Credits: Jeph Loeb (writer), Adam Pollina (penciler), Mark Morales (inker), Richard Starkings & Comicraft (lettering), Marie Javins & Malibu (colors)
Summary: Outside of the SHIELD helicarrier, Meltdown launches a series of timebombs. X-Force splits up and enters through the openings. They search the base for Cyclops, who has been detained by Bastion for an alleged assassination attempt on Senator Kelly. After defeating a series of Life Model Decoy soldiers and automated defenses, the team finally breaks into Cyclops’ cell. They’re suddenly flanked by dozens of SHIELD agents, led by Cable’s former ally, G. W. Bridge. Cable telekinetically removes Cyclops’ visor and guides his optic blasts to take out the agents. He then punches Bridge in the face and leaves with Cyclops. Phoenix rescues the team in the Blackbird and flies away. Meanwhile in Florida, Warpath wonders if he should’ve abandoned the team to spend time with Risque. When he stands to kiss her, he reveals a giant tattoo of a bird on his back.
Continuity Notes: This issue continues directly from Uncanny X-Men #333, which had Cyclops meeting Senator Kelly in a home that was bombed by Graydon Creed. What exactly happened to Senator Kelly isn’t revealed.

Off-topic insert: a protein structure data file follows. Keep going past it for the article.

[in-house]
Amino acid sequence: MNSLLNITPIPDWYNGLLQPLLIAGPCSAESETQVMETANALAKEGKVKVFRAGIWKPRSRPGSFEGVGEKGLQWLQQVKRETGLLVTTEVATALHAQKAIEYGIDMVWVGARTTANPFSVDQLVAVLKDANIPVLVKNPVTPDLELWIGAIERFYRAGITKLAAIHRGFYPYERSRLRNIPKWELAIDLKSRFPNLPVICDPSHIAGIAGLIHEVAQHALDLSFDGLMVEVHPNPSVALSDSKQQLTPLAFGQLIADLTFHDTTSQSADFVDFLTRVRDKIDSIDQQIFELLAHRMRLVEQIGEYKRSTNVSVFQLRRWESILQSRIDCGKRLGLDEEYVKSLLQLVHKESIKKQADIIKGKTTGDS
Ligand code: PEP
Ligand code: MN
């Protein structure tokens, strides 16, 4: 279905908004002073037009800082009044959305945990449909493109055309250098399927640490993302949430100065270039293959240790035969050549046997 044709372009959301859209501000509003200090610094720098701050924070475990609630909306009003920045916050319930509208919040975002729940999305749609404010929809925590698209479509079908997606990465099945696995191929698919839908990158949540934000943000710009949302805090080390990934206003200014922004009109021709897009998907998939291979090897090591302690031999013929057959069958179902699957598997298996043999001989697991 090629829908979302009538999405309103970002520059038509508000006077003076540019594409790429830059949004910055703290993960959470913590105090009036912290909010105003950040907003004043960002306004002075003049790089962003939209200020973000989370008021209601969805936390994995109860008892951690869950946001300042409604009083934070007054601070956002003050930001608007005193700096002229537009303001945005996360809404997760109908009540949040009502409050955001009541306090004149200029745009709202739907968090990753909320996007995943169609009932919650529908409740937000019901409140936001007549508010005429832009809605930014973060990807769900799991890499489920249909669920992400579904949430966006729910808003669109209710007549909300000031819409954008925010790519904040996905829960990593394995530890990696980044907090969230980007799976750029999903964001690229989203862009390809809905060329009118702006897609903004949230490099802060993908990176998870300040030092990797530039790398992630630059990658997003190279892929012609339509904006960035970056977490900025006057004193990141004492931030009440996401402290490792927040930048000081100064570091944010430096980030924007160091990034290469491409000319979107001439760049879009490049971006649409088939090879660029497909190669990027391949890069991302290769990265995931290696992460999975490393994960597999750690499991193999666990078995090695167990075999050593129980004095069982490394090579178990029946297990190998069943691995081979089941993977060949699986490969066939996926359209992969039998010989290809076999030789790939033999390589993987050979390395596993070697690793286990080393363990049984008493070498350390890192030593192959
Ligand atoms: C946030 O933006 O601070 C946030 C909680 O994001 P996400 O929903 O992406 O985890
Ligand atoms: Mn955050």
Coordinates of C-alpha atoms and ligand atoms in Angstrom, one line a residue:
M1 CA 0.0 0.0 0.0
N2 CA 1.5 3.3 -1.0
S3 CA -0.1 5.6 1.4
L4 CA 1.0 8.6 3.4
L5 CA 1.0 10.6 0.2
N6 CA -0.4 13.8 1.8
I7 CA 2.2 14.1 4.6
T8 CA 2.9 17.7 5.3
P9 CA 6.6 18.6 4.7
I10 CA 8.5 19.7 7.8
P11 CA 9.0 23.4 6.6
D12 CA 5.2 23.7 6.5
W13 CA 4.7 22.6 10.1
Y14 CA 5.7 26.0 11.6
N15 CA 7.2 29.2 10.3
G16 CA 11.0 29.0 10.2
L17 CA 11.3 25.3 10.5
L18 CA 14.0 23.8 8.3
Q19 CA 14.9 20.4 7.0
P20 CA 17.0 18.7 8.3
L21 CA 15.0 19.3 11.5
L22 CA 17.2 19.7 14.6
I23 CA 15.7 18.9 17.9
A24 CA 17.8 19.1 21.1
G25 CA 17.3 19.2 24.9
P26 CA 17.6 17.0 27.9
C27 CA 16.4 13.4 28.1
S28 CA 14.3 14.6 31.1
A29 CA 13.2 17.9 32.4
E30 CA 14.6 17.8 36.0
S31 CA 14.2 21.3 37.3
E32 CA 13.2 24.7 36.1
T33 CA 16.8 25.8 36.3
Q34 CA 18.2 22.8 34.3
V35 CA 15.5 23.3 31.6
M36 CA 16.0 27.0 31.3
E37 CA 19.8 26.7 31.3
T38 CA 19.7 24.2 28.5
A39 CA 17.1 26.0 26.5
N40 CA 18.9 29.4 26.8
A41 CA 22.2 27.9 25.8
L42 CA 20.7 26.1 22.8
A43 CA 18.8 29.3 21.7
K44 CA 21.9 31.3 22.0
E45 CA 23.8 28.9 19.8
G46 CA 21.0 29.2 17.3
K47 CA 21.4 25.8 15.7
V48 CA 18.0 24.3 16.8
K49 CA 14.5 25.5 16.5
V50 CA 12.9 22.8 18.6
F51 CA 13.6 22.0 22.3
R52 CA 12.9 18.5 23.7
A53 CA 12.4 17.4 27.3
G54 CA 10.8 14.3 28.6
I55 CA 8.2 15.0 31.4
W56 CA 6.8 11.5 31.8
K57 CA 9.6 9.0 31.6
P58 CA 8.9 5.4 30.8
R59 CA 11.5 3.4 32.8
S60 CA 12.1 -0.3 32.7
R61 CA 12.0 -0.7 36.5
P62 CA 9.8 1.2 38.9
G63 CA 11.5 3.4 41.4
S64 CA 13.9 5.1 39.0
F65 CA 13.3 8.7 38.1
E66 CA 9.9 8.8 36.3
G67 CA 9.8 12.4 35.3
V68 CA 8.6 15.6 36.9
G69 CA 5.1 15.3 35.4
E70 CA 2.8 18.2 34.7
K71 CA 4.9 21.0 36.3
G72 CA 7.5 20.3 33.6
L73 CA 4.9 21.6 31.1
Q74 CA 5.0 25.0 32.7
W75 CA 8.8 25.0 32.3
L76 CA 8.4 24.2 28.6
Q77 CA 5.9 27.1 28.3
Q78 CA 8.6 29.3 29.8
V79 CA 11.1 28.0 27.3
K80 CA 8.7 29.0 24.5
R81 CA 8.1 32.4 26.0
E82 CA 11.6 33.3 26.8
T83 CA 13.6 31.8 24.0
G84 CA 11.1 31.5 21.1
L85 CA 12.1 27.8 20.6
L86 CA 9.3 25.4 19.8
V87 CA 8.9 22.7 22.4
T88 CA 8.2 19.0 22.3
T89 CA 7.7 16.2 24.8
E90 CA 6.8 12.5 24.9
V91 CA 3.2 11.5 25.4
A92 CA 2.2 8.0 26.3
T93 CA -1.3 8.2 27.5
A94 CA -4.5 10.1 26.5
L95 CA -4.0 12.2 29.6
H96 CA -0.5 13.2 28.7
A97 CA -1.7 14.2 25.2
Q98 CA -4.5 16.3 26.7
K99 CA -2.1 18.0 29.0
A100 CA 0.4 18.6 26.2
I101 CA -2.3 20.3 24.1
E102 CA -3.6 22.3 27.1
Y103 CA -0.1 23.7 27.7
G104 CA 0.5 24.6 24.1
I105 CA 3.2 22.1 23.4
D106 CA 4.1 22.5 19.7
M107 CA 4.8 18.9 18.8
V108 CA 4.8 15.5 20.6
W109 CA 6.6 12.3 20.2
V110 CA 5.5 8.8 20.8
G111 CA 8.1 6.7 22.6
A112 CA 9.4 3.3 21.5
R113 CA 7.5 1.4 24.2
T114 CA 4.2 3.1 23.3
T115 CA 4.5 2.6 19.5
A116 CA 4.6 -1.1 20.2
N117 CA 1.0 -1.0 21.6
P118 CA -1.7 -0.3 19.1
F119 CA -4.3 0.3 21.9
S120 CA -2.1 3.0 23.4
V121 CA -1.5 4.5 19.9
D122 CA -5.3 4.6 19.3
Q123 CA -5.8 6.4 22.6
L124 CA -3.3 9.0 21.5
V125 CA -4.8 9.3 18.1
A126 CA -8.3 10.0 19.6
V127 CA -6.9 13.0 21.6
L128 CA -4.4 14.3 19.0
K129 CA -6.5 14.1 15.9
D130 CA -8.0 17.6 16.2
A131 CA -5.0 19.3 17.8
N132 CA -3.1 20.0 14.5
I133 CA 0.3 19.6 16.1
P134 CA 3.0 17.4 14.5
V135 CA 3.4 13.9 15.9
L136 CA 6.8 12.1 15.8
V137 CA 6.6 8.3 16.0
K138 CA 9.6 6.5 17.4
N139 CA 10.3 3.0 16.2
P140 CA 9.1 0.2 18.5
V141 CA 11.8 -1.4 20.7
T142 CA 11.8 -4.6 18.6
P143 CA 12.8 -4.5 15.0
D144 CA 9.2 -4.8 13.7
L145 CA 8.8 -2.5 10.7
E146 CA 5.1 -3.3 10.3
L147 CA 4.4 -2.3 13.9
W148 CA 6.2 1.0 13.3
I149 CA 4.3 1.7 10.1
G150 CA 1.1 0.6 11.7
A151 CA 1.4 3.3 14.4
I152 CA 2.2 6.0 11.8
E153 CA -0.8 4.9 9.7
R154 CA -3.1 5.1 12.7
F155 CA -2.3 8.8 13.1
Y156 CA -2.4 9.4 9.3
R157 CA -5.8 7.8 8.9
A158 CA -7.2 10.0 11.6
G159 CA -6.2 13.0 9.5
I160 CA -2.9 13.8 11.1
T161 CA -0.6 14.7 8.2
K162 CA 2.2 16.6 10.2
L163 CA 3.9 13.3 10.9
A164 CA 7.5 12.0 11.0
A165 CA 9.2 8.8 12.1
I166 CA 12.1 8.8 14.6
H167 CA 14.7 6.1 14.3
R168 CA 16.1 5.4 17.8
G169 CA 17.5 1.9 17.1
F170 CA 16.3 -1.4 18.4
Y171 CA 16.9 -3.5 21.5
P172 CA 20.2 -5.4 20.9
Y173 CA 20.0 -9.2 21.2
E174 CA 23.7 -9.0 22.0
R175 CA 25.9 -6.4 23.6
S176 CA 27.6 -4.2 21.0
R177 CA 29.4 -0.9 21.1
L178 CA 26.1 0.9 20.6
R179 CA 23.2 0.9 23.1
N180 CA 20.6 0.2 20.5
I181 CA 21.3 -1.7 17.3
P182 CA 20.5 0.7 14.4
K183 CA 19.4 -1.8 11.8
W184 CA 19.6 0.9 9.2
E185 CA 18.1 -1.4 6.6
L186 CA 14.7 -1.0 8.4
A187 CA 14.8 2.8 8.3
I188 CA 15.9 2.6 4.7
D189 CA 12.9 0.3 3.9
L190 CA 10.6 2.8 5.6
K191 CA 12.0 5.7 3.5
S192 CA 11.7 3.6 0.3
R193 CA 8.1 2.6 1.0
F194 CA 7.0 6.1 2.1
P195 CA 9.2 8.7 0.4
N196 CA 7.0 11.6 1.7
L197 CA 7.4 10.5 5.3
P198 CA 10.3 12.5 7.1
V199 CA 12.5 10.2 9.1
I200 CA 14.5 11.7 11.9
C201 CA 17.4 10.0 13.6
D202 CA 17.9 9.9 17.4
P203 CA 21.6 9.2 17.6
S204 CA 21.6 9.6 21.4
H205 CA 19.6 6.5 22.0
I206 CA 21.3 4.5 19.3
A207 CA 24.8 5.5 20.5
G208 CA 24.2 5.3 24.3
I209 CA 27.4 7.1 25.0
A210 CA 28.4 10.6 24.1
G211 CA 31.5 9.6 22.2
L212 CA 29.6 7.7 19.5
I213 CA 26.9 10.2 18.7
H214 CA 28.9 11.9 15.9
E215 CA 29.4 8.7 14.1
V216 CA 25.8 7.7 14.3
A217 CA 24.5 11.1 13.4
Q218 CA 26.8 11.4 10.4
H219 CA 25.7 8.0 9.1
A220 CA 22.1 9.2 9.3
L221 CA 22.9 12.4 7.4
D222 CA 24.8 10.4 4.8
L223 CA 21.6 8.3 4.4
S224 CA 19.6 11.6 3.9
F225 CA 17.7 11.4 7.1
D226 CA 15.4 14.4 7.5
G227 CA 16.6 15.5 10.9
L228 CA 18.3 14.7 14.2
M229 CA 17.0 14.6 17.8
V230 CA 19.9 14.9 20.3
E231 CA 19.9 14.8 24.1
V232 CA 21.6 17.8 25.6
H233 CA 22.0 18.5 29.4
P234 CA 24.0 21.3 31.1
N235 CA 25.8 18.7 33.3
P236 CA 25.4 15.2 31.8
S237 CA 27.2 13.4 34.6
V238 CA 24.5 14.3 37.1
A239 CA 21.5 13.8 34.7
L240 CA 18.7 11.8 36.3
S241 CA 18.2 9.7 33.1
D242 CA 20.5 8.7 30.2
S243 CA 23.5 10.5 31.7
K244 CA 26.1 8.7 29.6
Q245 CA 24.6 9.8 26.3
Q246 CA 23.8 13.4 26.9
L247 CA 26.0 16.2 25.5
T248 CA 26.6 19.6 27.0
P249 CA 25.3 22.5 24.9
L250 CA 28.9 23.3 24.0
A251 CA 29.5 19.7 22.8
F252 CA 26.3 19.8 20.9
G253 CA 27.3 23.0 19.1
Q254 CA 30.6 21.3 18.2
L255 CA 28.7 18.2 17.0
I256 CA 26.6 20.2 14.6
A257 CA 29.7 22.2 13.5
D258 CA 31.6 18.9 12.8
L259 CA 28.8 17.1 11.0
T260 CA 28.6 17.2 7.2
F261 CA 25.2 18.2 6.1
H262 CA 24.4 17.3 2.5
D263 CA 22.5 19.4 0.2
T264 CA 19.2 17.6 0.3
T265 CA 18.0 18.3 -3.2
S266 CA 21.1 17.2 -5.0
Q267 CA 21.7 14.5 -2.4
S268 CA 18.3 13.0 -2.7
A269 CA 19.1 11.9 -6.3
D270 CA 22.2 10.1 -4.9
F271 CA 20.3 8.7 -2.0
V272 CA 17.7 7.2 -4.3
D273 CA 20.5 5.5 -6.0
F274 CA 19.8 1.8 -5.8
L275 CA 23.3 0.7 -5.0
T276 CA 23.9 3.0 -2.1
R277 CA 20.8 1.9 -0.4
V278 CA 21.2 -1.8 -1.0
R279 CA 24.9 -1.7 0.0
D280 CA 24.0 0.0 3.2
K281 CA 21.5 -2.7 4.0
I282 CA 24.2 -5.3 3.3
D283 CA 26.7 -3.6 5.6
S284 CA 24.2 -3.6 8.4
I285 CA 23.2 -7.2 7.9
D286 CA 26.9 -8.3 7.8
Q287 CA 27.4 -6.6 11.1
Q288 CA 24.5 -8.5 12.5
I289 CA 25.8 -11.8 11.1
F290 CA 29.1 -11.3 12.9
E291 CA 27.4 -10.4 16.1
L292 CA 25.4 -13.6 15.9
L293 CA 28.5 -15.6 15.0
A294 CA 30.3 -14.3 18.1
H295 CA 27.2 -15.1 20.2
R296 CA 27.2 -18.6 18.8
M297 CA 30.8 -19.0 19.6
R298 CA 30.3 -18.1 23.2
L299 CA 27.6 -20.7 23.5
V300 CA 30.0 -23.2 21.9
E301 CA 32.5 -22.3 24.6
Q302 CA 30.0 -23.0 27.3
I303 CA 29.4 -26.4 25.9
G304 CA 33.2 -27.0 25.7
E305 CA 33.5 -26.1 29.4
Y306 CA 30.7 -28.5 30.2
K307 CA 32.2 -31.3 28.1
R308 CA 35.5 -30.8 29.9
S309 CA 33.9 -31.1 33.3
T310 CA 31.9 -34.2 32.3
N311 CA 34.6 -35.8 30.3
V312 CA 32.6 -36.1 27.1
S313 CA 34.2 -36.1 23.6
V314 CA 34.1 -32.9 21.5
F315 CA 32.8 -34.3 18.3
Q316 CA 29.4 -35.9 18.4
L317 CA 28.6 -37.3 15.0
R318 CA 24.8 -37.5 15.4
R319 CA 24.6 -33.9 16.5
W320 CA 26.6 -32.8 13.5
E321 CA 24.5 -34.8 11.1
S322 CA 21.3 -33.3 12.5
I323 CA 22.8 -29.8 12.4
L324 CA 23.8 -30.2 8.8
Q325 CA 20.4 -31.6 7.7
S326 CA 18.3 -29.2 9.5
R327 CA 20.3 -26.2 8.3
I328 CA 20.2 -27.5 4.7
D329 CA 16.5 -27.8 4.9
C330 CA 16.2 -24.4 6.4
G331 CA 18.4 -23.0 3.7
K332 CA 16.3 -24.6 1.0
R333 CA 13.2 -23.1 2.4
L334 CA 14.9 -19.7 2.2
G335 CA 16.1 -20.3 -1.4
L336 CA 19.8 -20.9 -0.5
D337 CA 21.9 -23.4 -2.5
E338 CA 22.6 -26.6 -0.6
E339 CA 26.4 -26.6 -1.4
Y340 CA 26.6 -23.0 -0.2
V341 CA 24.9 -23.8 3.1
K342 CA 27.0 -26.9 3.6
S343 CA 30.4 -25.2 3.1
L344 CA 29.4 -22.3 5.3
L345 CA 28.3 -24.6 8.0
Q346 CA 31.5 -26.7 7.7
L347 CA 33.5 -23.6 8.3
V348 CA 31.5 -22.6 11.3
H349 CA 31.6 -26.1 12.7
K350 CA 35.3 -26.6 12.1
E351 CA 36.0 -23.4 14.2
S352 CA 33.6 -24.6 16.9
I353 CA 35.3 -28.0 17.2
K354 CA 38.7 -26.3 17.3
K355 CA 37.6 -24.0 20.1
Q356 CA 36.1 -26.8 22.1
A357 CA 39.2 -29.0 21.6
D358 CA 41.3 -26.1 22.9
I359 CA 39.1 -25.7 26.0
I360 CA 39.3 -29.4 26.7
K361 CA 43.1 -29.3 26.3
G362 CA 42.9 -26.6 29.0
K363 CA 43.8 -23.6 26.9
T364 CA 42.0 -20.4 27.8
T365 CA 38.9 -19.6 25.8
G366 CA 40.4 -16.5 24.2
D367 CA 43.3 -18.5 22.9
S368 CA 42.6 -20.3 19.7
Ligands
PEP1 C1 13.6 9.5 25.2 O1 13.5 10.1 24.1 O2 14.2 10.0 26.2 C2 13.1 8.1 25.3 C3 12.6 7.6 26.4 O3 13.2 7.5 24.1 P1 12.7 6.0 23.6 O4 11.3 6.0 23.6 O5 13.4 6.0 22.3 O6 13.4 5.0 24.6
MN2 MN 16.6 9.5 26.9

When Meltdown searches for information on SHIELD’s computers, she’s shocked to learn that Sabretooth isn’t dead. He was believed dead at the end of the Sabretooth Special.
Review: For some reason, we have an entire issue of X-Force dedicated to resolving a plotline from this month’s Uncanny. One of the characters even questions why X-Force, and not the X-Men, are on this mission, but no answer is given (in fact, Domino essentially tells Siryn to shut up when she asks the question). I remember being deeply confused by this issue when I first read it, since I didn’t even remember Cyclops getting captured in the first place. Looking back, I guess it could be inferred from Uncanny X-Men #333 that Creed’s men abducted him, but all we really see is Cyclops leaping from an explosion. He wasn’t shown to be injured, and there was no on-panel abduction, so it still feels like jumpy storytelling. The plot just seems like an excuse to kill an issue, even though Loeb still tries to work in some brief character moments as the team infiltrates the helicarrier. None of the ongoing arcs are advanced, though, so the characters just end up reiterating what their current predicament is supposed to be (a trick Loeb’s done in previous issues). None of this is poorly done, as Pollina’s art sells the action and Loeb gives the cast just enough characterization to have them stand out from one another, but it still feels like filler.